says the Kyoto treaty would be costly to American consumers, by making energy
more expensive. And, he argues that the treaty’s language discriminates against
America and other developed countries.

HEYDLAUFF: Because the
Kyoto Protocol only imposes legally binding obligations on the 38 industrial
nations of the world and exempts the 132 plus developing countries.


BASKIN: Annie Petsonk has been following the global warming
debate for the mainstream environmental organization, Environmental Sefense. She
says what industry is really afraid of is losing profits and that it has a
coordinated plan to prevent the treaty’s passage.

PETSONK:
America’s policy on global warming is being set by a limited set of energy
companies. Mainly ones whose approach to global warming is to deny, and delay,
and debunk.

BASKIN: Petsonk, an attorney, helped develop climate
policy for two presidents who supported limits on greenhouse gasses: Bill
Clinton and the first George Bush. Now she’s here trying to convince delegates
to ratify Kyoto.

She’s up against some powerful opponents.


PETSONK: If you’re a large oil company and you’re concerned that
a treaty on climate change, to limit greenhouse pollution might encourage
consumers to drive more efficient cars, use more efficient light bulbs, maybe
use a little less electricity you’d have an incentive to spend a fair amount of
money trying to stop that treaty.

BASKIN: Oil companies won’t
reveal just how much they are spending, but it runs into tens of millions of
dollars.

Representatives of the oil, coal, and electric industries are
all in Milan to spread their gospel. But there’s one person here who’s credited
with doing more to advance industry’s agenda than any other. His name is Don
Pearlman, and he’s been called “the high priest of the carbon club.”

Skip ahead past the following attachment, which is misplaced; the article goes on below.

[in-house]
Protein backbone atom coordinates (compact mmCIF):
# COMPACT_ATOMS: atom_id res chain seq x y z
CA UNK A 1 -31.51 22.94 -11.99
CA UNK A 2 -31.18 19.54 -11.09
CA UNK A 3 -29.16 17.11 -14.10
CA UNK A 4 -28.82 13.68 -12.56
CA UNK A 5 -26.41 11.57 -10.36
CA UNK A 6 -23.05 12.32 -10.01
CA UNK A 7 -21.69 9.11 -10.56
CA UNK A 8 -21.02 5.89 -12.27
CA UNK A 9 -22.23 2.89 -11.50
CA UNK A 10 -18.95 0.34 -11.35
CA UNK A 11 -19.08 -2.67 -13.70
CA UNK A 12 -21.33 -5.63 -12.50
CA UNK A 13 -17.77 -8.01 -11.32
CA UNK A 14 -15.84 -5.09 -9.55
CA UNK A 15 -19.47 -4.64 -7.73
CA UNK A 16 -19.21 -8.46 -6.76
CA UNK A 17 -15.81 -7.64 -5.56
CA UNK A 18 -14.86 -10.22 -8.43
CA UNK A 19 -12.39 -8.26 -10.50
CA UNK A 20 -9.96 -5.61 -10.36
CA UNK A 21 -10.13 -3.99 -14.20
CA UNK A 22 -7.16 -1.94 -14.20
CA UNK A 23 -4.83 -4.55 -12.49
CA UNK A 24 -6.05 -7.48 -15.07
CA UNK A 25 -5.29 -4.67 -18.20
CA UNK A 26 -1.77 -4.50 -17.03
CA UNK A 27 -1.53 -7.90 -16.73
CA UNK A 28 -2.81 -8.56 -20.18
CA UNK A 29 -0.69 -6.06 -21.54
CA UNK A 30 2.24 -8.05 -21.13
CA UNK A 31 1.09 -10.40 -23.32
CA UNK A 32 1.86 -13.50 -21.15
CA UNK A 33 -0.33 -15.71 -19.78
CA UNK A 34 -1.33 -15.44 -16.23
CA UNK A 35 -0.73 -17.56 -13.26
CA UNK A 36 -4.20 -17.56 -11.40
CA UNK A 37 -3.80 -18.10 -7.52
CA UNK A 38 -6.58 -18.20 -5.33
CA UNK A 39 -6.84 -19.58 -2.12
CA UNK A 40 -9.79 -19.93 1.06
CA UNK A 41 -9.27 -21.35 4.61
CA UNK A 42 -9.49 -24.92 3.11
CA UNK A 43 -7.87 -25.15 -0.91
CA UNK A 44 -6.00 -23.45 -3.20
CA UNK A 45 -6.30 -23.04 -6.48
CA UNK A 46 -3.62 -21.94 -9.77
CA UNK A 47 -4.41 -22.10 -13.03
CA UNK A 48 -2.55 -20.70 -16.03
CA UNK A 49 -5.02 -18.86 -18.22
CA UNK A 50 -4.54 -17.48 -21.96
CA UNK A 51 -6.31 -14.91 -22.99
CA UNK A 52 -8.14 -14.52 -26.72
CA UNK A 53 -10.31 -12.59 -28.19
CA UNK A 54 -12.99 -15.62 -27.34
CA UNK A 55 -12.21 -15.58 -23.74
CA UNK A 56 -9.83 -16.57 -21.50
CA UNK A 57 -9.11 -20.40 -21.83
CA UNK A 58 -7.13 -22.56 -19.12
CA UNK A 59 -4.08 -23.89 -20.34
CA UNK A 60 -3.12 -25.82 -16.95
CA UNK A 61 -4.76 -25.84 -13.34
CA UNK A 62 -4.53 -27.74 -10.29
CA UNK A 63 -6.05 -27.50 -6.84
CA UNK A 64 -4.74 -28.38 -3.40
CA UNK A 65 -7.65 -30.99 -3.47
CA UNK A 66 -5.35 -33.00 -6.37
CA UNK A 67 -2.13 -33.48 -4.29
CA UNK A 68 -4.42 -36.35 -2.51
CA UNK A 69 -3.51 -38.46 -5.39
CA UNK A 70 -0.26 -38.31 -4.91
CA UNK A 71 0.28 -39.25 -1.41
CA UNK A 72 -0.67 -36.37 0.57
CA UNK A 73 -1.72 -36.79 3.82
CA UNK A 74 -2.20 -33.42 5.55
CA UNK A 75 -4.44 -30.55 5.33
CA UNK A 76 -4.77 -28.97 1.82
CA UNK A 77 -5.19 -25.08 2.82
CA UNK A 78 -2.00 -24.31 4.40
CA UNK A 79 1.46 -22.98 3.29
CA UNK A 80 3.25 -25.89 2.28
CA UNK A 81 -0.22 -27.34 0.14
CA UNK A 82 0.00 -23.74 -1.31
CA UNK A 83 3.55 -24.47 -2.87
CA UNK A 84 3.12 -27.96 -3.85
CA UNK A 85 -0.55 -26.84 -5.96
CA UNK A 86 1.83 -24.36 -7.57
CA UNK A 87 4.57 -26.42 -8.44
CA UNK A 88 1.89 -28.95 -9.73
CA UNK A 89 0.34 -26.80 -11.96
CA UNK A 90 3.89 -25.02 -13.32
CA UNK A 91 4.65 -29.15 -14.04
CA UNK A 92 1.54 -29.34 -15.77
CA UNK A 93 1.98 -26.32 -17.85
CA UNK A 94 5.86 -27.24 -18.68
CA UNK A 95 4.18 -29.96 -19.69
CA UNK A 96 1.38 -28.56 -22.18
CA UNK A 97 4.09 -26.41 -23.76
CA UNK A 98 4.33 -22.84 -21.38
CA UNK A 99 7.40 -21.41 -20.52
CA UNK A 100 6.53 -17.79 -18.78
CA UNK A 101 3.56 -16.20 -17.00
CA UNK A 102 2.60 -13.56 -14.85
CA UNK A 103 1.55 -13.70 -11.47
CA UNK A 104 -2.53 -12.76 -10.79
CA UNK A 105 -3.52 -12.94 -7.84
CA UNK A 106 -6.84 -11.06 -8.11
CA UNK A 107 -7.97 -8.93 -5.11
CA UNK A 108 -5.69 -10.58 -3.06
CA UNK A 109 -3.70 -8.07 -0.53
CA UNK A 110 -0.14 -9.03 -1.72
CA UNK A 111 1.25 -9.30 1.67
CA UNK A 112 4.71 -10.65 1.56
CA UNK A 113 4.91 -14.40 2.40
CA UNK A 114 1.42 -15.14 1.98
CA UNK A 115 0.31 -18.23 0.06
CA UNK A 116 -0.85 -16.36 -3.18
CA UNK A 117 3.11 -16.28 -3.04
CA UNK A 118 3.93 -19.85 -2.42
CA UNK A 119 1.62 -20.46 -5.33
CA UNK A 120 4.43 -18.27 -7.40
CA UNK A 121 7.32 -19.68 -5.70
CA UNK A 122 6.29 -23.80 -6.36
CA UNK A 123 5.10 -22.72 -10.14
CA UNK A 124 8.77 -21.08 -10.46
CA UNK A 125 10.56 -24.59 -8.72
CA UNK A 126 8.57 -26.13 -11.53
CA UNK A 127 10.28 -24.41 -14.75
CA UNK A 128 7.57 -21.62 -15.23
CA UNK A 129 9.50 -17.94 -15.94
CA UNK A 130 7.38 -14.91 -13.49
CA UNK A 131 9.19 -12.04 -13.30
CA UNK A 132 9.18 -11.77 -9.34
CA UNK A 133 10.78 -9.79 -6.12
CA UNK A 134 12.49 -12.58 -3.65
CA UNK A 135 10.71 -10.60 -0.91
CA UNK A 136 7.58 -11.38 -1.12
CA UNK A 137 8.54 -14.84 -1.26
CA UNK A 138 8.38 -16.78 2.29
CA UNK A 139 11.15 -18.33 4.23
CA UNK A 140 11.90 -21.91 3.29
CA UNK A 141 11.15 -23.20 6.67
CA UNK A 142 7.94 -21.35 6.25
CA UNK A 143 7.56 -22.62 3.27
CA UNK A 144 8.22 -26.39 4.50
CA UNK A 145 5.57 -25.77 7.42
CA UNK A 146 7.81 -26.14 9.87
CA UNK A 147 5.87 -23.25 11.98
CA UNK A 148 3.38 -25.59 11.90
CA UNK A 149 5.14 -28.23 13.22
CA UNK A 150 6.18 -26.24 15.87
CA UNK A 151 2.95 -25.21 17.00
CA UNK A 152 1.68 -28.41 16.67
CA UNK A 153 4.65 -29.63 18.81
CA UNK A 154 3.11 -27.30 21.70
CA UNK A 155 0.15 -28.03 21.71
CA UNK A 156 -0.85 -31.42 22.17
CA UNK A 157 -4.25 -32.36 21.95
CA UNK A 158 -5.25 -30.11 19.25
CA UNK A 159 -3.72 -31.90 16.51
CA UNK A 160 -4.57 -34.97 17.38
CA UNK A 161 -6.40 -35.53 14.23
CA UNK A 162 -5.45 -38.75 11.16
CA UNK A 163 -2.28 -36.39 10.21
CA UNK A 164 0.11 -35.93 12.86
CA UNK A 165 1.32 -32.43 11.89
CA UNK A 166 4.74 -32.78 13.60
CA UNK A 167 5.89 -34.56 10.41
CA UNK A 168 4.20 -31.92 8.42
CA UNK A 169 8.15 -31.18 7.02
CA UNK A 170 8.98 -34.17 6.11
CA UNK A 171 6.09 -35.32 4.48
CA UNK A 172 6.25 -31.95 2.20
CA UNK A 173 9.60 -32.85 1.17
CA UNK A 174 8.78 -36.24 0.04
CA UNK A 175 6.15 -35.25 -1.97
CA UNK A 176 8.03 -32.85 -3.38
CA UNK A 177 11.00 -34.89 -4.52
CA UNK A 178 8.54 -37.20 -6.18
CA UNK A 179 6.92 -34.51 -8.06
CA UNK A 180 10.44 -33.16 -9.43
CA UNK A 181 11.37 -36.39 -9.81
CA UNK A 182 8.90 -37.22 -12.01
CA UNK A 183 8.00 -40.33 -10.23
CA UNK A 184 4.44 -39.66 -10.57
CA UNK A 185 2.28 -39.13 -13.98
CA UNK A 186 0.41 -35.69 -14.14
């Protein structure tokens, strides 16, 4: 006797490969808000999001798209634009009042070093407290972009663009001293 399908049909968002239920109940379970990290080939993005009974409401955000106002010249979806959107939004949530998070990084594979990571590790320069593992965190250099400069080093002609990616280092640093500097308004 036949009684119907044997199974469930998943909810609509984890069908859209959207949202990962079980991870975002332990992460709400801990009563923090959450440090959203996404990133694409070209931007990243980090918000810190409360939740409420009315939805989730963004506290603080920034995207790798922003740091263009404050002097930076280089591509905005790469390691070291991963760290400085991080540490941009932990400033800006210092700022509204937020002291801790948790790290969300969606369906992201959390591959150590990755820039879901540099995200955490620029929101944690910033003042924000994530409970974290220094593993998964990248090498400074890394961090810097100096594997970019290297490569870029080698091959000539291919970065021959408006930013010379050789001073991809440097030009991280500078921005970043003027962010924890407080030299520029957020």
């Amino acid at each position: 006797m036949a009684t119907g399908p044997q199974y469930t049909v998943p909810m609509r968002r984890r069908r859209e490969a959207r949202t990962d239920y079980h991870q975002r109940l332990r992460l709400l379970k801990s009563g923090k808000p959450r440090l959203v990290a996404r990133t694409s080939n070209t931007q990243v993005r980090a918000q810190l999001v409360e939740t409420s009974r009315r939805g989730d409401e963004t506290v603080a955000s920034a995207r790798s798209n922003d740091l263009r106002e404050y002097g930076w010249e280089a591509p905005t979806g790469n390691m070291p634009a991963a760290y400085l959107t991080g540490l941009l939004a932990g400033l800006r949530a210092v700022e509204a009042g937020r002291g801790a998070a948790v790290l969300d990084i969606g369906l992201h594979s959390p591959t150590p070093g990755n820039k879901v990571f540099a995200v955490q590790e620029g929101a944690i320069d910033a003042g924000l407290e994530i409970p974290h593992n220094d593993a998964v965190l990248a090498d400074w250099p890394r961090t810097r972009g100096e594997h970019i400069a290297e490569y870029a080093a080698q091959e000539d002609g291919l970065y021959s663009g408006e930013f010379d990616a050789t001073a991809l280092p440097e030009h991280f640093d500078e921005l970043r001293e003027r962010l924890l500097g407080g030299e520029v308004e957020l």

Pearlman heads an organization with a name that makes it seem a neutral
party — The Climate Council. The group won’t say who funds it. Critics say it’s
a secretive front group for the energy industry. We tried to talk with Pearlman
about The Climate Council, but he would only say that it’s “a coalition of U.S.
energy companies.” Pearlman’s a fixture at these annual meetings, ostensibly as
an observer. But in Washington, he’s a registered lobbyist and acts like one
here. He’s constantly working the floor.

PETSONK: I personally
saw an event a couple of years ago where Mr. Pearlman actually put written
instructions under the nose of an OPEC delegate who was actually snoozing. And
Mr. Pearlman went in and woke him up and said, “You’ve got to read this. It’s
time to read it now in a meeting.”

BASKIN: UN officials were
concerned enough over that episode that afterwards, they took action to prevent
it from happening again, instituting a policy to prevent lobbyists from
approaching delegates on the floor during negotiating sessions.


BASKIN: It’s like the unofficial Pearlman rule?


PETSONK: Yes, there are many people who actually speak of it as
the Pearlman rule.

BASKIN: Here’s Pearlman in deep conversation
with a member of the Saudi delegation. Pearlman spends a lot of his time with
OPEC countries, none of whom have ratified the treaty. Since the Kyoto Protocol
is all about fossil fuels, they’re key players here. Later, the Saudi delegate
told us he and Pearlman were simply “exchanging pleasantries.”


Considered an expert at manipulating the rules to stall the talks,
Pearlman seems to be everywhere at once.

PETSONK: Both today and
yesterday I talked to negotiators who told me that in the meetings they were in,
countries were trying to reach agreement on a subject and Saudi Arabia
consistently was objecting. In some instances, it was China that was
consistently objecting. And basically, if you want to see who the objectors are,
sort of look at who was Don Pearlman talking with today, and sure enough that
seems to be the country that’s leading the objections.

BASKIN:
Here’s another industry man in Milan. Ray Harry is an executive with the
Southern Company, America’s second largest electric utility. In recent years,
the company has emerged as one of the most influential industry voices in
Washington. During the last election cycle, no other electric utility spent more